• County governments (i.e., the County Commissioners’ Courts) may choose to exercise statutory authority to create the position of County Elections Administrator. A County Elections Administrator is a paid county employee to whom is delegated the authority inherent in the offices of County Clerk and County Tax Assessor to (1) run elections, and (2) administer voter registrations for county voters. The County Elections Administrator is hired by the County Elections Commission and answerable to that (almost invisible, easily forgotten) government body. Meanwhile, the County Commissioners’ Court determines the budget, staffing, and all other decisions relating to the management of the county elections.

So in those counties with elections administrators, there is an interesting dynamic at work (and by “interesting,” I mean “complicated”).

The Elections Administrator is a special kind of county employee answerable to two separate deliberative bodies.

The Elections Administrator has to keep the County Elections Commission’s members happy in order not to be fired, but at the same time, the Elections Administrator has to keep the County Commissioners happy in order to have an office and a budget.

So … here are the members of those two bodies that a county Elections Administrator answers to:

  1. The County Judge  — the elected chief executive officer of the county, voting member and chair of the County Commissioners’ Court, and chair of the County Elections Commission.
  2. Four elected county commissioners, each representing a geographic portion of the county (Commissioners’ precincts 1–4) as voting members of the County Commissioners’ Court.
  3. The County Clerk — the elected records officer of the county; responsible for the minutes and records of the county court, managing all vital and property records of the county, voting member of the County Elections Commission.
  4. The County Tax Assessor — the elected financial officer of the county; responsible for the assessment and collection of county tax revenue; voting member of the County Elections Commission.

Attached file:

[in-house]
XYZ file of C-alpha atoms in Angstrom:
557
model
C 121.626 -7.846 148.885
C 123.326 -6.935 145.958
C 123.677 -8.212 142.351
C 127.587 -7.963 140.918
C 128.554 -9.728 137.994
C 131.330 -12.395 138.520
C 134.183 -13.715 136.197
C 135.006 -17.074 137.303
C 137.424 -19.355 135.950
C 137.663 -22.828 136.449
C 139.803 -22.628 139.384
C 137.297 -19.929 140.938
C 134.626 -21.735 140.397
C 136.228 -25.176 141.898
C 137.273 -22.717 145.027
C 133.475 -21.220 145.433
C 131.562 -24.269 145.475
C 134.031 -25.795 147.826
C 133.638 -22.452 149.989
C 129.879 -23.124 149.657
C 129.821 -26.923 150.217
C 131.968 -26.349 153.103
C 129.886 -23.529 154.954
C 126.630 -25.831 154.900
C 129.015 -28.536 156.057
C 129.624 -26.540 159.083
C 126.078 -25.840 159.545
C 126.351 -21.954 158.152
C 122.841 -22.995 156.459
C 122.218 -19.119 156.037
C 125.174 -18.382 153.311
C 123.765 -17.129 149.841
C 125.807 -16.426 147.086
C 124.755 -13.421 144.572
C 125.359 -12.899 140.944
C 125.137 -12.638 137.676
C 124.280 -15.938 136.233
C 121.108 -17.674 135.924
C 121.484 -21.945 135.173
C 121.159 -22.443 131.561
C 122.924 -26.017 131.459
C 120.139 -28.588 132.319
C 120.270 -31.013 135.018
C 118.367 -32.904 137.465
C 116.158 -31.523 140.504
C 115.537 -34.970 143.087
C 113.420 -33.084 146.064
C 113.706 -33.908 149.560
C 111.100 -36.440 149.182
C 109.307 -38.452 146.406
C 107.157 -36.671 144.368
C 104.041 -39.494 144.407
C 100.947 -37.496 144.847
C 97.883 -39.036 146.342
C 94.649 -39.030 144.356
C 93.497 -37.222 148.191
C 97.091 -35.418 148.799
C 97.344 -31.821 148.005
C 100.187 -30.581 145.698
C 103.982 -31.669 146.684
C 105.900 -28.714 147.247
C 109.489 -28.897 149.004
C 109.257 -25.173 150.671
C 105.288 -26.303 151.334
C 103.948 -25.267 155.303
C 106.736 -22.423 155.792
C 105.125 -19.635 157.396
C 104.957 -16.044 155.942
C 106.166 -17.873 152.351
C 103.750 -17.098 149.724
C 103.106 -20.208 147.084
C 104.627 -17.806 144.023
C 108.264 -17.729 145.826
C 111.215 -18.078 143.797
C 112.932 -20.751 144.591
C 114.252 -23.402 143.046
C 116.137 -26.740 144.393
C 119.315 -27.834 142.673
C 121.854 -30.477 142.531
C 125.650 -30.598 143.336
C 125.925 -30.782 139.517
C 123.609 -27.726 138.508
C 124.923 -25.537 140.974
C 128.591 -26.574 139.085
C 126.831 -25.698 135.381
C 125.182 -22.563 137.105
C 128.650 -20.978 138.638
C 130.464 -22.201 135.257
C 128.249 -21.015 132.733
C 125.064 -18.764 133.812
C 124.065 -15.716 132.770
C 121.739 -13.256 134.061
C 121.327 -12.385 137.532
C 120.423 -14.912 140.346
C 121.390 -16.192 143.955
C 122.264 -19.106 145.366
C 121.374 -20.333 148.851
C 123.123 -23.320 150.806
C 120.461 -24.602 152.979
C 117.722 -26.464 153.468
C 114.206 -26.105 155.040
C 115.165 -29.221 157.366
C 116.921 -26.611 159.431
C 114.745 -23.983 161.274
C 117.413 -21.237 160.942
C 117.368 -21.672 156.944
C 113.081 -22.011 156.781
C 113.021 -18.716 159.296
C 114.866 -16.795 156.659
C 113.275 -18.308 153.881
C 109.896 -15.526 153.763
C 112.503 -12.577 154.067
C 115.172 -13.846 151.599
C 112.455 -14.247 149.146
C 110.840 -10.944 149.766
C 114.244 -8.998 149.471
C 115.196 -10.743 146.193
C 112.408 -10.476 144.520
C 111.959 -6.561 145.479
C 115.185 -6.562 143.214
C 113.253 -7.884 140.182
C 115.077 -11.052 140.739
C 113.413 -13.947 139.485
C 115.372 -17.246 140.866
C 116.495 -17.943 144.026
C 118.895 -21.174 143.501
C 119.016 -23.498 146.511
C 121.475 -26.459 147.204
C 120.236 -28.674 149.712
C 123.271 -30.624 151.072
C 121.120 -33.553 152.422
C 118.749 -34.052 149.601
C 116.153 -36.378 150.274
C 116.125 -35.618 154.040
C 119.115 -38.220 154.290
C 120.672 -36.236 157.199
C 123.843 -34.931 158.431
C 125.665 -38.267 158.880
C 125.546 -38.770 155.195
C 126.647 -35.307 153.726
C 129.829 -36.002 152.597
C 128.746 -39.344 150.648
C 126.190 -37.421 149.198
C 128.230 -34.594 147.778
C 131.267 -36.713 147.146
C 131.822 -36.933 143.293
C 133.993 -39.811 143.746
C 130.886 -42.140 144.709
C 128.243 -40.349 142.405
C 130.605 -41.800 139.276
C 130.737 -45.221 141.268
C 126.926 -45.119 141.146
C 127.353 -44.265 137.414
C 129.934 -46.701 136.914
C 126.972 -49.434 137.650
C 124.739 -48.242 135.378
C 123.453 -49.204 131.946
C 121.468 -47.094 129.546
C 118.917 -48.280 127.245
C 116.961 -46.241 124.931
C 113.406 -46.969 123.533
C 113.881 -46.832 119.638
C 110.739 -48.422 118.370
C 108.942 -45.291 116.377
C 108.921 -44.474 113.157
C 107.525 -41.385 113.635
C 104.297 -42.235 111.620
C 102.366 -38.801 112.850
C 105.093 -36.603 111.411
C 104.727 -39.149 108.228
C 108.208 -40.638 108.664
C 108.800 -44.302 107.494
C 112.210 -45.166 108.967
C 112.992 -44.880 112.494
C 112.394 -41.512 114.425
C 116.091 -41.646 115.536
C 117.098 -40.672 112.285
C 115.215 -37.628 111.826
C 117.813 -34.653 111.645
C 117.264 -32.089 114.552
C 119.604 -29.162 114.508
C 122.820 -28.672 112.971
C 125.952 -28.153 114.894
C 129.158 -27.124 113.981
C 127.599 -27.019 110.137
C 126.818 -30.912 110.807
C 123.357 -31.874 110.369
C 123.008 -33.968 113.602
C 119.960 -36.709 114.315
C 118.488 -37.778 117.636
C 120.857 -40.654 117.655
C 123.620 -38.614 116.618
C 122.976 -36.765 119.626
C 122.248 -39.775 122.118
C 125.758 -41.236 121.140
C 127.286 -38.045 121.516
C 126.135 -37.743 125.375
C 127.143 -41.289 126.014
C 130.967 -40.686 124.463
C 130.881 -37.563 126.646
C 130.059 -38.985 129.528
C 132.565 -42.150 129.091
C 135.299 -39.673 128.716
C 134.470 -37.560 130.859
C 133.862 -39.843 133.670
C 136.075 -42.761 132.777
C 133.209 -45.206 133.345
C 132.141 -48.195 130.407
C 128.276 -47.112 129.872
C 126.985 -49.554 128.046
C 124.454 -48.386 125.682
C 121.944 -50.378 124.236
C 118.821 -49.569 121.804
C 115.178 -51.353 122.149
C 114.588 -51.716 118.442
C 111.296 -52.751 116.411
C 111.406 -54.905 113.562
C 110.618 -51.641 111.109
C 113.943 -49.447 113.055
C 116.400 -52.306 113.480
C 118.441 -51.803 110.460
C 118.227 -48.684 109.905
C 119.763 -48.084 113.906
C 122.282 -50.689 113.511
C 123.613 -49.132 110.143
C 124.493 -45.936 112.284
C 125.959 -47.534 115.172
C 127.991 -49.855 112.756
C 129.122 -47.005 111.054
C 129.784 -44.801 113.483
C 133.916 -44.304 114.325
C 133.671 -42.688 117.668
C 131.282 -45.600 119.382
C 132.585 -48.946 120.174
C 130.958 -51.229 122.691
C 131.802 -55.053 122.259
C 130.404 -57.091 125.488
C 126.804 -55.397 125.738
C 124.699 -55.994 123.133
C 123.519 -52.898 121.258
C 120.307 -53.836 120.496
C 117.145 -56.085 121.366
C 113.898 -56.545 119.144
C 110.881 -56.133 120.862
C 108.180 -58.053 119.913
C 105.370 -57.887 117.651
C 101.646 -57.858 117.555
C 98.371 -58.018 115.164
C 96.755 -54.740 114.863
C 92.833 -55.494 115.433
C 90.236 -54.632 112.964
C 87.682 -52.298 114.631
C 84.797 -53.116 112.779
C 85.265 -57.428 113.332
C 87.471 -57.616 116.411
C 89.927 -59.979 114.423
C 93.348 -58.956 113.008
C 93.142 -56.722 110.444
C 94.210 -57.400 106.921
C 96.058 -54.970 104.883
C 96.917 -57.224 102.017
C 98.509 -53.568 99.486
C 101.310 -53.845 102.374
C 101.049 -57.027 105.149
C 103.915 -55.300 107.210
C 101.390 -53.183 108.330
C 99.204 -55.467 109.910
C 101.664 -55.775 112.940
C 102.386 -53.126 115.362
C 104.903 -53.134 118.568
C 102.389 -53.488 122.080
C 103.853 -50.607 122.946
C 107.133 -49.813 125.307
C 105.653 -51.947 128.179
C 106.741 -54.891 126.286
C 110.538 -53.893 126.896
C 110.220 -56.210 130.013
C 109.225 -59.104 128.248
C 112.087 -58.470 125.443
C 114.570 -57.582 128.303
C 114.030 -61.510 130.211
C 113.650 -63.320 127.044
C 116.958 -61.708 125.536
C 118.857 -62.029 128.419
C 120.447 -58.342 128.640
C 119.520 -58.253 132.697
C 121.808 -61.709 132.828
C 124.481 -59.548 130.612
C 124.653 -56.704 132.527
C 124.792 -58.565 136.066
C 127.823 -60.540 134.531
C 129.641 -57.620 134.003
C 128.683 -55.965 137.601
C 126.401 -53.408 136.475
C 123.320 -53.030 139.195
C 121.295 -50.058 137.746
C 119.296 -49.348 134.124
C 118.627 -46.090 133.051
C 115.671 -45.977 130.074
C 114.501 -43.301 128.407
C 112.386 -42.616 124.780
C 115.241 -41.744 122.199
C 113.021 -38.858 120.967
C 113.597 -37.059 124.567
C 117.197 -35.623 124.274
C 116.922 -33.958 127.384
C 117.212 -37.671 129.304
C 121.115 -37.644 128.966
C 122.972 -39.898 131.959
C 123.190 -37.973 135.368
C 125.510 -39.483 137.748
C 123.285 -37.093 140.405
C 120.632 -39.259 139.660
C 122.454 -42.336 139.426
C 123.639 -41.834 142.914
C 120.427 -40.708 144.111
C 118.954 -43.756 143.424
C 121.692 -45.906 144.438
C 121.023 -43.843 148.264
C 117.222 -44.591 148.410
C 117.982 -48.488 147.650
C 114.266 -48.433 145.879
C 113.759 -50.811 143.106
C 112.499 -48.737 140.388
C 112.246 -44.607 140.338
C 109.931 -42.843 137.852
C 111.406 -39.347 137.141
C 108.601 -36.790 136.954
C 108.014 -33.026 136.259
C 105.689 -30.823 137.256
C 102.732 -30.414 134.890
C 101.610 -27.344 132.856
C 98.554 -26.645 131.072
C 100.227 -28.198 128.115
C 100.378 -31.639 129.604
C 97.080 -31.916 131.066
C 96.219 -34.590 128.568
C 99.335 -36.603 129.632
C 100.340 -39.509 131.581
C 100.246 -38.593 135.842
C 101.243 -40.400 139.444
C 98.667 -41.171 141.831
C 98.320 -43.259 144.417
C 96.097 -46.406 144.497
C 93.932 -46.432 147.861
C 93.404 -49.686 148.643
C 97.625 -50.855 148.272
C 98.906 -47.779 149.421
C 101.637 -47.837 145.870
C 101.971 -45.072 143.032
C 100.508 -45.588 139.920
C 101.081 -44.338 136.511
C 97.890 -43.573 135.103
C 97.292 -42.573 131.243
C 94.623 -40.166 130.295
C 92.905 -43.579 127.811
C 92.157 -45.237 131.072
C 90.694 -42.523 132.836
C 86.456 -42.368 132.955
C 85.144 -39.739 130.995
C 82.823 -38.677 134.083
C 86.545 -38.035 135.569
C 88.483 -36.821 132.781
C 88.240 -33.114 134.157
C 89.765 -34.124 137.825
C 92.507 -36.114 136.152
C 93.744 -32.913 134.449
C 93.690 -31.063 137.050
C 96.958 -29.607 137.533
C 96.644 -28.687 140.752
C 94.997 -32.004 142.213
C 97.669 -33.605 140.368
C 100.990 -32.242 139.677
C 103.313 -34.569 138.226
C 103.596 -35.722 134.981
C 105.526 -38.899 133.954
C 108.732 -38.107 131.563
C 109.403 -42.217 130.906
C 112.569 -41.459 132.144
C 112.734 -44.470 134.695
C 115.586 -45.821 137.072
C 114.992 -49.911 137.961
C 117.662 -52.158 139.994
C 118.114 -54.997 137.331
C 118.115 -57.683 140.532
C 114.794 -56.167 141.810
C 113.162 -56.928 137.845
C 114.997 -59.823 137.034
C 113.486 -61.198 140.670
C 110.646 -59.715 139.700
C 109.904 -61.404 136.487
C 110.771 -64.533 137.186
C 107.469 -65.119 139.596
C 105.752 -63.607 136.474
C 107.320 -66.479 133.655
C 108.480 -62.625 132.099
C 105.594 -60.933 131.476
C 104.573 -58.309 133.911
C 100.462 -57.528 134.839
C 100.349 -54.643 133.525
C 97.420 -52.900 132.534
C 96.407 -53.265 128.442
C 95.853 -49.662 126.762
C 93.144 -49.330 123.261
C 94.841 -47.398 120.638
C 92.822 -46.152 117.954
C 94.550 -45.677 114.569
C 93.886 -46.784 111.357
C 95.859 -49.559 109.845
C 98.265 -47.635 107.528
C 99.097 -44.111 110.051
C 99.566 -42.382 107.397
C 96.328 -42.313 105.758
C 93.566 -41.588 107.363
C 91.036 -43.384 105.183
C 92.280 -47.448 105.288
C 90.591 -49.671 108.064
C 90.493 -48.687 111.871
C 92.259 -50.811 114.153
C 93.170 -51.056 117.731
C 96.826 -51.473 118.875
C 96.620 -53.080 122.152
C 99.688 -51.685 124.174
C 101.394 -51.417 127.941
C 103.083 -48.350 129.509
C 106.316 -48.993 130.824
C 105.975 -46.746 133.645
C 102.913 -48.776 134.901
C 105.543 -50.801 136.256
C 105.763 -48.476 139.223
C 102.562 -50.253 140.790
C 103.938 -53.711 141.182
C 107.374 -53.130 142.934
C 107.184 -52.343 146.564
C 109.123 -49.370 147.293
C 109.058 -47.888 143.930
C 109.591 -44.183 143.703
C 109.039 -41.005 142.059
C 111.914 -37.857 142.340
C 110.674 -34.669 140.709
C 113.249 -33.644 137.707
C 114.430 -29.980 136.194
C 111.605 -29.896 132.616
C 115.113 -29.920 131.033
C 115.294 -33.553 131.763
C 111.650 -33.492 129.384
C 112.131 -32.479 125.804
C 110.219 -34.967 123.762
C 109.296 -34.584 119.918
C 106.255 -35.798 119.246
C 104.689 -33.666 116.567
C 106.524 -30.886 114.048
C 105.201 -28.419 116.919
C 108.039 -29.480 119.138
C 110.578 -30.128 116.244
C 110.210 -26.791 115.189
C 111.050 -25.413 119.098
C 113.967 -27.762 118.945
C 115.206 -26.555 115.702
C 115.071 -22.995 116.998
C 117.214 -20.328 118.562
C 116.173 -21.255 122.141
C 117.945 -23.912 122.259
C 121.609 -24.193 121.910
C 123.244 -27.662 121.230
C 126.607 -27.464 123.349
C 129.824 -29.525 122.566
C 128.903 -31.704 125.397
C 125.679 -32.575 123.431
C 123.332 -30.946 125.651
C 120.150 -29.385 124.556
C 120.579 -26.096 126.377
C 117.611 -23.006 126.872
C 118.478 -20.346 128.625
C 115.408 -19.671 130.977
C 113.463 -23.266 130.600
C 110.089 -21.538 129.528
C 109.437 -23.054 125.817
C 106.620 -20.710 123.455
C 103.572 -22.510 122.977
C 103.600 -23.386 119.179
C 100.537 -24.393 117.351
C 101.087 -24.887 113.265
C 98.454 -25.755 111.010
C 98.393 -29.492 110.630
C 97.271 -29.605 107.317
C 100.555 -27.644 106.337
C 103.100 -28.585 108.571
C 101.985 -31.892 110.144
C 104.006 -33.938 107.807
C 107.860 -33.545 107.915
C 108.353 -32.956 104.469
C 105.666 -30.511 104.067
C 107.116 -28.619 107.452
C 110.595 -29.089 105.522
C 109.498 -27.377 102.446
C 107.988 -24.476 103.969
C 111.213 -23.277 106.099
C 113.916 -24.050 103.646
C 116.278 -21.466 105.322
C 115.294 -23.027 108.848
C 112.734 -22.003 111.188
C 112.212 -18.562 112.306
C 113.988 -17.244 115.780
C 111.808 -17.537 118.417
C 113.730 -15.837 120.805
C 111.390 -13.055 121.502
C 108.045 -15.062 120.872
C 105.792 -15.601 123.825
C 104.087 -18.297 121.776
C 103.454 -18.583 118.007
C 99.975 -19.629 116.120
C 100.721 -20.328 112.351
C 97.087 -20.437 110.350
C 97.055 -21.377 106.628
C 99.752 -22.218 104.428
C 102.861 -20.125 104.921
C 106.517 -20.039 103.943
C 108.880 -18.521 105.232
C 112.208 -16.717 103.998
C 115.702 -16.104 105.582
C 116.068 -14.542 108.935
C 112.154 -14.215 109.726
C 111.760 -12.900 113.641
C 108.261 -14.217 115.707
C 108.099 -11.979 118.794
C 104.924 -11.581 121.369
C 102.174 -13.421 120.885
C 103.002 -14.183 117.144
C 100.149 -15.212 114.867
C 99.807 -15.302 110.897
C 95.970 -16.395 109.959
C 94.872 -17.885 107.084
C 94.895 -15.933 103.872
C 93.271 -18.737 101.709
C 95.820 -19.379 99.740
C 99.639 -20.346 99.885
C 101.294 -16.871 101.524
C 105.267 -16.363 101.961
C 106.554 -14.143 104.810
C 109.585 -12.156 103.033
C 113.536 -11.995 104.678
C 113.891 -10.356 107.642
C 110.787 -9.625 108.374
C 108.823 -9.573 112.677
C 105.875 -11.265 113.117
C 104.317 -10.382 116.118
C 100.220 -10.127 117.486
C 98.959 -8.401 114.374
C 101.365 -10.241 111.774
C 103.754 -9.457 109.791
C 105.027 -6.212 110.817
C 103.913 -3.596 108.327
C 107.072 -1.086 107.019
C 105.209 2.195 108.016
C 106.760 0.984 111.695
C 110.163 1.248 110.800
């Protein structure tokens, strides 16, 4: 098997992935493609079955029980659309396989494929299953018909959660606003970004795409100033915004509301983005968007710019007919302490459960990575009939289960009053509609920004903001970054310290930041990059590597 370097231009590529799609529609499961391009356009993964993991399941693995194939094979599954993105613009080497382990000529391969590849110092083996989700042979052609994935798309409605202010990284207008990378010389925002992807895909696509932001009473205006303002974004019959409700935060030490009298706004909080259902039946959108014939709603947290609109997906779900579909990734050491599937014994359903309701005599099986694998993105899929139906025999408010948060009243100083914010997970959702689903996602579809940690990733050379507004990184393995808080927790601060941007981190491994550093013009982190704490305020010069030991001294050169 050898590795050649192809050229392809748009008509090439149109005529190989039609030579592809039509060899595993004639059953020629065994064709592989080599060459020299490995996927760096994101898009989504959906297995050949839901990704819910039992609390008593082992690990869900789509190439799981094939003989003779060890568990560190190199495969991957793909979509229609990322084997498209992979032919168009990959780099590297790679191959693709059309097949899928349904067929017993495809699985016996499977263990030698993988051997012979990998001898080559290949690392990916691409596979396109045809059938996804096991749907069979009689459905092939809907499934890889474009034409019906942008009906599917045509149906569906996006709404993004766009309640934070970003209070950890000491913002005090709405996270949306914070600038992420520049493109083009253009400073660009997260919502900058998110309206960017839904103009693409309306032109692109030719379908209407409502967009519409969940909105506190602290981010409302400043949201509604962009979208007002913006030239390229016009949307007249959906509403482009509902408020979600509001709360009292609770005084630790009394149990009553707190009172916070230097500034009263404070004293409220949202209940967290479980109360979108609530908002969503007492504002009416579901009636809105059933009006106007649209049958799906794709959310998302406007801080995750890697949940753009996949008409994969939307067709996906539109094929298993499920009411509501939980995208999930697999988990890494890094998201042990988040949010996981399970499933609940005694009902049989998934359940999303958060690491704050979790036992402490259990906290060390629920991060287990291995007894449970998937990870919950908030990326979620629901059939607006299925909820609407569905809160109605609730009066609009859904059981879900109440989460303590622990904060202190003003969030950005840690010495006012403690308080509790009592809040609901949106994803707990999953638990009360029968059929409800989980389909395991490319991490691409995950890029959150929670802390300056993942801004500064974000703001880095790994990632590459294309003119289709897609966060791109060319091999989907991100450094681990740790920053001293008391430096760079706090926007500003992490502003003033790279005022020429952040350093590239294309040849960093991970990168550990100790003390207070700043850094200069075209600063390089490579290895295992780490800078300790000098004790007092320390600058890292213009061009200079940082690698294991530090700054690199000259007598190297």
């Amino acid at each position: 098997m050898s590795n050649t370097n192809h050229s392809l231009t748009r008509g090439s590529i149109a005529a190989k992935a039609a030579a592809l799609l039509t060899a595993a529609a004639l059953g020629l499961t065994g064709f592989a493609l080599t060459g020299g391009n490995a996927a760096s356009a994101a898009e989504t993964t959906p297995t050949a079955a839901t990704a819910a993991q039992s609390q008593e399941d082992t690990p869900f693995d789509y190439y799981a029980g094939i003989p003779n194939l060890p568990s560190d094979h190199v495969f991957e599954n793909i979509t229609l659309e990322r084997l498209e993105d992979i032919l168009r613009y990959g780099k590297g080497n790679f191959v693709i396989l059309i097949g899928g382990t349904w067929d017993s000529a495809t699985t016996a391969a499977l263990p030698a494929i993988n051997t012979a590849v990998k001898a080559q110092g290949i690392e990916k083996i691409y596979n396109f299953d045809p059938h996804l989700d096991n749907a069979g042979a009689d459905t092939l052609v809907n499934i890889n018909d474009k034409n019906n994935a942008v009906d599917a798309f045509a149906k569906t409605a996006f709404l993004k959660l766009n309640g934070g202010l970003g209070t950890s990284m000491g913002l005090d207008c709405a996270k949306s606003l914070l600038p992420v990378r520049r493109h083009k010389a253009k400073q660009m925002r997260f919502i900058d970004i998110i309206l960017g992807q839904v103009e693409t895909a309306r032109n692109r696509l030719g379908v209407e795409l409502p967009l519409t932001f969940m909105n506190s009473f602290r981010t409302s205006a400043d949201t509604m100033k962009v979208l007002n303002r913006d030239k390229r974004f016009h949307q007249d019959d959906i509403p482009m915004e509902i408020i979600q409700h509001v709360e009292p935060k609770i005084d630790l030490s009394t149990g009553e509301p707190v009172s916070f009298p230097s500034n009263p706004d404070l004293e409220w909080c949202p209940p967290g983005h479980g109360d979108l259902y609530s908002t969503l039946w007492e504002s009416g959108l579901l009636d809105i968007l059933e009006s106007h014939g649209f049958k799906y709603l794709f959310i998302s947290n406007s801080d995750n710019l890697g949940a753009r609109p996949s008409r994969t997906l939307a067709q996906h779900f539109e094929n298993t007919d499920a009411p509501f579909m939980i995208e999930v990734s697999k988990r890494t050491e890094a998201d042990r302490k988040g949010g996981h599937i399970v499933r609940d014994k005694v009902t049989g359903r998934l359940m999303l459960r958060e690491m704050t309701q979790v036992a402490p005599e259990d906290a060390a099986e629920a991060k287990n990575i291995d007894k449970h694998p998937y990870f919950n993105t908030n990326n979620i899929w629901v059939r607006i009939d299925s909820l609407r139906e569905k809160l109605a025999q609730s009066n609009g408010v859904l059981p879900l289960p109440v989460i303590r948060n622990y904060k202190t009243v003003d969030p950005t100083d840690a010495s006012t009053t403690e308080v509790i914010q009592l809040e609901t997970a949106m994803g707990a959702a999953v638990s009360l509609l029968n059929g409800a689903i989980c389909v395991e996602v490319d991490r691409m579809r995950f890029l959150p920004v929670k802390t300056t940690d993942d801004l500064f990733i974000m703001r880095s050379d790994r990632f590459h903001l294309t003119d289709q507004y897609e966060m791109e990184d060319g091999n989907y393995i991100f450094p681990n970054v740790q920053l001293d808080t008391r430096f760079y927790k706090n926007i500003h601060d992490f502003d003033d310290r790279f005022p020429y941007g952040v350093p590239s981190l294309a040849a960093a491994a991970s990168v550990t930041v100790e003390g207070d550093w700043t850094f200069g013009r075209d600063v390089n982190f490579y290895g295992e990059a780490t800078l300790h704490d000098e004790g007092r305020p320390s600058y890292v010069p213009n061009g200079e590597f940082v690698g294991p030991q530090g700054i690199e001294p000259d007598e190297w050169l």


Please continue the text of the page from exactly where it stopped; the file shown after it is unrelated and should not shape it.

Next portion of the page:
5. The County Democratic Party Chair — chief executive officer of the county Democratic Party (if one exists); voting member of the County Elections Commission.
  6. The County Republican Party Chair — chief executive officer of the county Republican Party (if one exists); voting member of the County Elections Commission.

So that’s nine people with some measure of influence over the Elections Administrator. And one person in particular looms large. Because the County Judge sits on both bodies, that person has even greater influence over the process of creating the position and hiring the Elections Administrator.

While the Commissioners’ Court can’t directly hire or fire the Elections Administrator, the ability to control the existence of the position and the purse strings is all-important. If the Commissioners threaten to abolish the position or put the Elections Administrator in a broom closet, the message will come across loud and clear.

Why would the State authorize such an odd delegation of election authority by county government? I mean, why split the authority to hire the administrator from the authority to pay the administrator?

On the one hand, election administration is in many ways a complicated, thankless job. Elections are expensive (thanks in part to the many issues of legal compliance with state and federal laws) and emotionally fraught. From the perspective of an elected official like a county clerk, it’s often a relief to be able to delegate the management of dozens of local elections (as well as the high-profile, high-risk county, state, and federal elections) to a bipartisan “Switzerland” of blessed political neutrality.

On the other hand, election administration is very much about mucking about in the gears and levers of the political machine. While nobody wants to actually do the job of running elections, there are plenty of people who would like to preserve leverage over the administration of the election itself.

This Gordian Knot of conflicting county loyalties could be cut at a single stroke if the Legislature simply decreed that all counties would be required to have a non-partisan Elections Administrator, with all funding and administration supervised by the existing framework of county elections commissions.

But that legislative act would strip the county commissioners and county judges of an essential tool of budget control over elections administration. Therefore, it is unlikely that any such reform will be forthcoming.